Ms center for reentry helps former incarcerated people adjust to society

STARKVILLE, Miss. (WCBI)- Adjusting to life outside of prison can be a big challenge for people who’ve been incarcerated.

State leaders are discussing way to help them transition back into society. A conference in Starkville  focused finding to help people after they served their time.

Some of the most common questions a formerly incarcerated person may have are—how do I get my life back? Who do I turn to?

The Mississippi Center for Reentry is providing the tools to help build that path to normalcy.

Finding a path to a brighter future, that’s the idea for state leaders during the 3rd-annual Mississippi Center for Reentry Conference.

The program opens the conversation to highlight those who are impacted by the criminal justice system and what resources will be accessible after they are released.

“We’re trying to get the community to come together so they can see what reentry is and not just push everybody that’s been in the prison system out of the community,” said Cynetra Freeman.

Freeman is the founder of Mississippi Reentry, shares she was incarcerated many years ago. After her experience, she designed the program to provide services to other formerly incarcerated people.

Right now, she’s working on 55 cases.

” We have served 245 individuals. Nobody has revisited, everybody has a job. Nobody has had an mental episodes, nobody has relapsed so we are doing good,” said Freeman.

In a panel discussion, Chairman of Mississippi Department of Corrections Senator Juan Barnett and State Representative Cheikh Taylor held conversations about stigma and breaking barriers for those in the prison system.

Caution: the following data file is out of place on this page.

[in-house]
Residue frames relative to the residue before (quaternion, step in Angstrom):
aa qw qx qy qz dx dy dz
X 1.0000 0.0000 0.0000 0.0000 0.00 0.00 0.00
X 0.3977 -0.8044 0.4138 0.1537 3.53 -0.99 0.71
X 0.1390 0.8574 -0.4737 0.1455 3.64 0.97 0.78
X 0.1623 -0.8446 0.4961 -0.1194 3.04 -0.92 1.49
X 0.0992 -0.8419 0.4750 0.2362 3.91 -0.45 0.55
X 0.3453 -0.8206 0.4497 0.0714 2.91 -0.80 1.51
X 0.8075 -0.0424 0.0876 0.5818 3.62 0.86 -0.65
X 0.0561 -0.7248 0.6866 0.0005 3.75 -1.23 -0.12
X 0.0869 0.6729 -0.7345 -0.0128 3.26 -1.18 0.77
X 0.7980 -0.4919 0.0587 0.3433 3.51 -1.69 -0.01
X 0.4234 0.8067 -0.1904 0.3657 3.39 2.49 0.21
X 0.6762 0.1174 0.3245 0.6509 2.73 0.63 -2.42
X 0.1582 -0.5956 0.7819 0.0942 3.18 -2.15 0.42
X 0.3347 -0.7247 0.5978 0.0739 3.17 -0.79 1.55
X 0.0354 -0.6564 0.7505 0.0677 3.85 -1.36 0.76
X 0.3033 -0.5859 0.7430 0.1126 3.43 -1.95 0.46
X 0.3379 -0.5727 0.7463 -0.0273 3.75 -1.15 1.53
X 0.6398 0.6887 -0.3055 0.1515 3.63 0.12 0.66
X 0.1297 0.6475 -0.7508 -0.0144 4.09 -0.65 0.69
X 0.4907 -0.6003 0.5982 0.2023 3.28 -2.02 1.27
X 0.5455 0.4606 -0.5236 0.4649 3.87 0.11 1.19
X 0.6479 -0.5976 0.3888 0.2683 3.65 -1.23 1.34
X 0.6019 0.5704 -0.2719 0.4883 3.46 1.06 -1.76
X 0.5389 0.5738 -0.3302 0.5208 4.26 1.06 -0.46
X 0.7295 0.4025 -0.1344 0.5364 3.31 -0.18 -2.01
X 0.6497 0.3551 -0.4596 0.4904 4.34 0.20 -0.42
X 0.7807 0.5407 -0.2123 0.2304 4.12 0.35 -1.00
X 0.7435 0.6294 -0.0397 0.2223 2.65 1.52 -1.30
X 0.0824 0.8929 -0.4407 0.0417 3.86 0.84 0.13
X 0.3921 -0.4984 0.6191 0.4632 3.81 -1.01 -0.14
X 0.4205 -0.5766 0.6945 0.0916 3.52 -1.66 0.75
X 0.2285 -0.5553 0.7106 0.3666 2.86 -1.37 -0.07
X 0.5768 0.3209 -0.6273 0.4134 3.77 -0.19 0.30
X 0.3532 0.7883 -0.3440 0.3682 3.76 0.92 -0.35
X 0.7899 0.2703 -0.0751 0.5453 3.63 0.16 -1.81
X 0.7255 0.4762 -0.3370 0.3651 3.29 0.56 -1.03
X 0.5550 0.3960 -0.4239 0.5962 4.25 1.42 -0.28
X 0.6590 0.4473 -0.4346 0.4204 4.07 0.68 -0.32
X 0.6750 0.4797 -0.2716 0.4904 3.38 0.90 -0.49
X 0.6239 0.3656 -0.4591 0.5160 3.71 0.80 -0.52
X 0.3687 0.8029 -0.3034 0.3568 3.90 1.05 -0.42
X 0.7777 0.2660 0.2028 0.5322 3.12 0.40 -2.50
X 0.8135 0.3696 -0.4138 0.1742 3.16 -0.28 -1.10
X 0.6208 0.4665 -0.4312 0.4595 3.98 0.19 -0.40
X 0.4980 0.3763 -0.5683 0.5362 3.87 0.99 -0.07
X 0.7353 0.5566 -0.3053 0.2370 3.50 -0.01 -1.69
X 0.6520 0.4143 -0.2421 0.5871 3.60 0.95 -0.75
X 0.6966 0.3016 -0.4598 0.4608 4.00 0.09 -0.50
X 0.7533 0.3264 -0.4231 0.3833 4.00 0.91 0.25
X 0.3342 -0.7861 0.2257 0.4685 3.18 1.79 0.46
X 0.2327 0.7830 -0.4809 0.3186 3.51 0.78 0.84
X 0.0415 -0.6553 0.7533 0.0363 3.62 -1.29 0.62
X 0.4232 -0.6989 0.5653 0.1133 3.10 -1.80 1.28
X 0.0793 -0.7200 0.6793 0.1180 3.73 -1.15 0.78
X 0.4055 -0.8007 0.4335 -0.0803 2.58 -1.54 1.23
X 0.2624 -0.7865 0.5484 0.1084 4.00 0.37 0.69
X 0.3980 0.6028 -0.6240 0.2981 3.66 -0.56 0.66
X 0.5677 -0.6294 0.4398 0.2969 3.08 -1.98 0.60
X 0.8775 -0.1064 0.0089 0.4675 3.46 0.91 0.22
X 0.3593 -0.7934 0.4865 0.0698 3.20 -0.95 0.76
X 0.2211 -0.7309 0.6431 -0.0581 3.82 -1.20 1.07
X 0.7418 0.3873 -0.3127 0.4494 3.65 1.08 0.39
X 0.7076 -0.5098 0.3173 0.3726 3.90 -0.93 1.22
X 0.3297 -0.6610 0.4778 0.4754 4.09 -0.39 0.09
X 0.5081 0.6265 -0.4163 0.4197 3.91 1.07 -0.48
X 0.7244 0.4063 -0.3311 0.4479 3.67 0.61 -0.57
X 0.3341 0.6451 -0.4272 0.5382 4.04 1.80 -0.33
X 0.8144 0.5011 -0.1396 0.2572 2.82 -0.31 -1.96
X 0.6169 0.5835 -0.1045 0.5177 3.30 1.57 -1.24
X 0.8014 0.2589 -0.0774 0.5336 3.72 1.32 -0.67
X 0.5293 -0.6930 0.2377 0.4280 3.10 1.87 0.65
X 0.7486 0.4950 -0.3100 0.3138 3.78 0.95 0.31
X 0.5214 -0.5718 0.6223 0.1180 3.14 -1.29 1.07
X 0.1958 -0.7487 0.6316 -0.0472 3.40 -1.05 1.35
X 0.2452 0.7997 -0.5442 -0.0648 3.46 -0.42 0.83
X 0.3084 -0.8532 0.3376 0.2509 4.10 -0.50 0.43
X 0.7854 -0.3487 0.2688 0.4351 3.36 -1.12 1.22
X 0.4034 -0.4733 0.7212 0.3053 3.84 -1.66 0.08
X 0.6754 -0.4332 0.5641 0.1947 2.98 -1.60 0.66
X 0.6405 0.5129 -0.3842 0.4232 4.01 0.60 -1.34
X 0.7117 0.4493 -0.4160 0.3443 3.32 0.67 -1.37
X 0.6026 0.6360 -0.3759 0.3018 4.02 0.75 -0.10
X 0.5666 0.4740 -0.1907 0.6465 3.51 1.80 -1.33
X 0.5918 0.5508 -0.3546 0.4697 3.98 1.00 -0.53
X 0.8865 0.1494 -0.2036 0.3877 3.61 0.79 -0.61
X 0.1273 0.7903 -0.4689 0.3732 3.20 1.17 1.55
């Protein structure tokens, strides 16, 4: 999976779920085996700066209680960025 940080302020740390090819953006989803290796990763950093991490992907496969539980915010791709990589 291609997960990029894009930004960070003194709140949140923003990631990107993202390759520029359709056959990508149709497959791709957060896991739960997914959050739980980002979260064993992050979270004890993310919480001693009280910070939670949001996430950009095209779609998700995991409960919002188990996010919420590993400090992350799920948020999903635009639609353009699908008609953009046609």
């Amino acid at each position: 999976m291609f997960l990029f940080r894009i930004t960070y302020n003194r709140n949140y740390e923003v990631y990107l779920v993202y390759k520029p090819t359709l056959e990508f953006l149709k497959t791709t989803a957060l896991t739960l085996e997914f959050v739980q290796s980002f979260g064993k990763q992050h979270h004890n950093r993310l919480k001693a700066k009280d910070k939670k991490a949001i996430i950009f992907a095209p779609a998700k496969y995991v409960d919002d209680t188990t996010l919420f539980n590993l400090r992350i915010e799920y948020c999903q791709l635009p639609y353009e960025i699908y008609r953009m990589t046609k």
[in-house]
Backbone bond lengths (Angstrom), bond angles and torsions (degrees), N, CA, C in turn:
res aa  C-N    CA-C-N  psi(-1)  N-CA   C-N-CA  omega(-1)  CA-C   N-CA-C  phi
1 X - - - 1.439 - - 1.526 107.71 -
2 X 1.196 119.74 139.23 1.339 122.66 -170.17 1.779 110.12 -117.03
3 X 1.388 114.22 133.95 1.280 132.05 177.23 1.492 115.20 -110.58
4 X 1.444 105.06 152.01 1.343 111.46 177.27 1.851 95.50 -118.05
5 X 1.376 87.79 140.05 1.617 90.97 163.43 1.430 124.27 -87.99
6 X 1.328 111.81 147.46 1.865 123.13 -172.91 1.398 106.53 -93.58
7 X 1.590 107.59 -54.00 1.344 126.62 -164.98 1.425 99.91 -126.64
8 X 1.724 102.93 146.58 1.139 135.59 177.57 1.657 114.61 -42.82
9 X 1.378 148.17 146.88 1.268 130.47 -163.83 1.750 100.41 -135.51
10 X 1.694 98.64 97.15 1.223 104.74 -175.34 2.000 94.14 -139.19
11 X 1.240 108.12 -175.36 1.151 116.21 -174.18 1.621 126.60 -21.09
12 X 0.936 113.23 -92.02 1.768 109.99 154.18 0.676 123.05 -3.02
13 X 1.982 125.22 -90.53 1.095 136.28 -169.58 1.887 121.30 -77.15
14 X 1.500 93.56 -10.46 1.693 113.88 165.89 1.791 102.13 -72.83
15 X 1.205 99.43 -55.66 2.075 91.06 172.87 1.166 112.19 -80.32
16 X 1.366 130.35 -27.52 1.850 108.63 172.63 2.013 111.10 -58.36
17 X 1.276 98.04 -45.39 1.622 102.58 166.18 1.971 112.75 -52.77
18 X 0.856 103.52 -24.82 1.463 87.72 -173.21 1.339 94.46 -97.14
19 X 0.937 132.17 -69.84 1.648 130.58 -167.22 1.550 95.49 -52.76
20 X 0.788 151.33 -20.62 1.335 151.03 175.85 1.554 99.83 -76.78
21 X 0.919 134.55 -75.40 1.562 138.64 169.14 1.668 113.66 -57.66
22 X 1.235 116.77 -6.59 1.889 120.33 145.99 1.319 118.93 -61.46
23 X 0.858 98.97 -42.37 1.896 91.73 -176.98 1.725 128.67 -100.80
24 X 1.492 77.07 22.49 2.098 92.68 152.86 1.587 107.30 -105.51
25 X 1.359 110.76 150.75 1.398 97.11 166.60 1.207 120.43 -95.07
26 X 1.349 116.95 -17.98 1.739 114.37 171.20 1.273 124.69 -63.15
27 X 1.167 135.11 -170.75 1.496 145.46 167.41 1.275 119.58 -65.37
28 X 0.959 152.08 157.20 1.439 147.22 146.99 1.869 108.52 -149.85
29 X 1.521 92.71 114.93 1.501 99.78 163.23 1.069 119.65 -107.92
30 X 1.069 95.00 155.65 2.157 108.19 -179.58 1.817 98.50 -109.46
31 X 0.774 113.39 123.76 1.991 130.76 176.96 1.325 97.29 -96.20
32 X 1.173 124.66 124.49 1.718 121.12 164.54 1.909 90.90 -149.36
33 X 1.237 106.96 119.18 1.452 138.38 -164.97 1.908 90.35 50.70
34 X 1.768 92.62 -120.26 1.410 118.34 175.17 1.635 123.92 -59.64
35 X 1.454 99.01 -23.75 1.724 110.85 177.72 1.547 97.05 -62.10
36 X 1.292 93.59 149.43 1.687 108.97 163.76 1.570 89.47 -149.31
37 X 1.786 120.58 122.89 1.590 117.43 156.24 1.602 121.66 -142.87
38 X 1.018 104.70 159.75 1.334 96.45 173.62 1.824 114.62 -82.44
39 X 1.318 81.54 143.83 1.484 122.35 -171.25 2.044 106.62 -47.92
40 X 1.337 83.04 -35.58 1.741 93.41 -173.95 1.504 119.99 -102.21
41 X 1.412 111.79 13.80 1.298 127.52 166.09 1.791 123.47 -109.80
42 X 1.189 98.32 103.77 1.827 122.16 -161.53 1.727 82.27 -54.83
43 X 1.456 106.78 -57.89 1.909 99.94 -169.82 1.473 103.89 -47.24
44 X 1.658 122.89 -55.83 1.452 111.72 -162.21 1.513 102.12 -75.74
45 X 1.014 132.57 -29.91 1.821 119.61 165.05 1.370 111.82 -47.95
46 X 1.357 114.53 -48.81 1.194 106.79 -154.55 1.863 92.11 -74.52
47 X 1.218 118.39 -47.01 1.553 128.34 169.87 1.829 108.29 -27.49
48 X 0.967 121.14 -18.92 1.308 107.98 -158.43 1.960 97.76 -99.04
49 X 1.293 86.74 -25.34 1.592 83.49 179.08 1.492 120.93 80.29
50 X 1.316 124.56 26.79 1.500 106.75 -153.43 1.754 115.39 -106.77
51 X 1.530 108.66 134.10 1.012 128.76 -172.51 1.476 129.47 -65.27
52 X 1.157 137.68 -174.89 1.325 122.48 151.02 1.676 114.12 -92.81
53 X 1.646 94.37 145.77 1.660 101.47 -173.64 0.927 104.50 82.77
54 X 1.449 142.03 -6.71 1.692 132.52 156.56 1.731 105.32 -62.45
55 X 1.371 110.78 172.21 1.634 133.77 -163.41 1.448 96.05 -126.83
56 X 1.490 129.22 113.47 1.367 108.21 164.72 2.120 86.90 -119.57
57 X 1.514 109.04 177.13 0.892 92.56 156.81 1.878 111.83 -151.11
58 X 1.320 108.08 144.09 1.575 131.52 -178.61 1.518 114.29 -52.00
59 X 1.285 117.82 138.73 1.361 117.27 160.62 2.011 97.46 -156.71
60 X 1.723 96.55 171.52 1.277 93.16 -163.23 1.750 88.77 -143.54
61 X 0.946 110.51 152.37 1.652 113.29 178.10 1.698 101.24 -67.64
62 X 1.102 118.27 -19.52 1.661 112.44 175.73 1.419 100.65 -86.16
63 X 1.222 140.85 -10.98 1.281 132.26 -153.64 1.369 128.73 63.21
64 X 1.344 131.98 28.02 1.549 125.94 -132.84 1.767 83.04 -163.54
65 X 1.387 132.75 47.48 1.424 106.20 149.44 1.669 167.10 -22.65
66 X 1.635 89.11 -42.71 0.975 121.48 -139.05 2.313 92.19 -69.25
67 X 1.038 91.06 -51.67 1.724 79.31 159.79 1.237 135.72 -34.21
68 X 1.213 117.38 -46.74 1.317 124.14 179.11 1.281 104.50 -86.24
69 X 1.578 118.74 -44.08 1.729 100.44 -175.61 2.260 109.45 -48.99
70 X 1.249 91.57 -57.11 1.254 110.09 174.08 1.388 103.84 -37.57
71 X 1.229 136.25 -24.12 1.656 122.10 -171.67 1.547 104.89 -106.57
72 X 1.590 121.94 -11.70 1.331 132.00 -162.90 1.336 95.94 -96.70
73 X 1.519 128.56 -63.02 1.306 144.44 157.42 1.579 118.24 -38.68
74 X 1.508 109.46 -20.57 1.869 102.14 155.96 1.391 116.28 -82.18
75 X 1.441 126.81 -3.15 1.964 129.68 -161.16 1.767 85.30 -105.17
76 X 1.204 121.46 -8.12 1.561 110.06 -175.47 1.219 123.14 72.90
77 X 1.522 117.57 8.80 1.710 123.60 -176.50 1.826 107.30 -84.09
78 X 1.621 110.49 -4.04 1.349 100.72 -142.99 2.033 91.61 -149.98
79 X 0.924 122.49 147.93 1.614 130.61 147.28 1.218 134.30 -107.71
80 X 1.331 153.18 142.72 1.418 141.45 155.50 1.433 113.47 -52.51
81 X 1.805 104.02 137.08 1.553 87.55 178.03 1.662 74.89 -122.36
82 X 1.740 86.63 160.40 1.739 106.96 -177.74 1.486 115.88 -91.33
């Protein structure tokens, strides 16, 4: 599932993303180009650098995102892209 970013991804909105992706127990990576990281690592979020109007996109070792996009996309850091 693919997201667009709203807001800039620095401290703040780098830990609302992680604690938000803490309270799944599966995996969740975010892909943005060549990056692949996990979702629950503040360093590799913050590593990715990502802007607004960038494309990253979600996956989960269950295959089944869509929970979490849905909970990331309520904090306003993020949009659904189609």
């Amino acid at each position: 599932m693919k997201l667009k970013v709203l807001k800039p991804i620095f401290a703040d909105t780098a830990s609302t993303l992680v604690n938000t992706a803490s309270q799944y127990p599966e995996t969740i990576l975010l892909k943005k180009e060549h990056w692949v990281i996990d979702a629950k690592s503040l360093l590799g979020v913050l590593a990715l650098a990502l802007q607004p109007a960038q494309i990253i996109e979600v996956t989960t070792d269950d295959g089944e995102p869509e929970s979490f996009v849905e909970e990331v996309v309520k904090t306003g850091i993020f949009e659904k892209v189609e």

” When we think about the department of corrections, we think about the facilities and how we’re incarcerating people and how the department is holding up but I look at it a little different. I worried about when these people exit of the department of corrections. What kind of chance do they have when they exit. Did we give them everything that they could have to make sure when they leave they can be that productive citizen and does not return,” said Barnett.

” I think sometimes we turn a blind eye to really what the requirements are to transition back home. Having a drivers license or having access to public housing or fair housing an education. Sometimes when you get felonies those things are actually removed from your grasp,” said Taylor.

Freeman says workshop sessions and a re-entry simulation helped paint the picture of those challenges someone may face.

“I’m hoping they will take some of this information back to their offices and try to create some tools and resources for those who are coming home from jail or prison,” said Freeman.

Mississippi Center for Reentry will release an app to citizens across North Mississippi. They will be able to find other accessible resources and options in their area.

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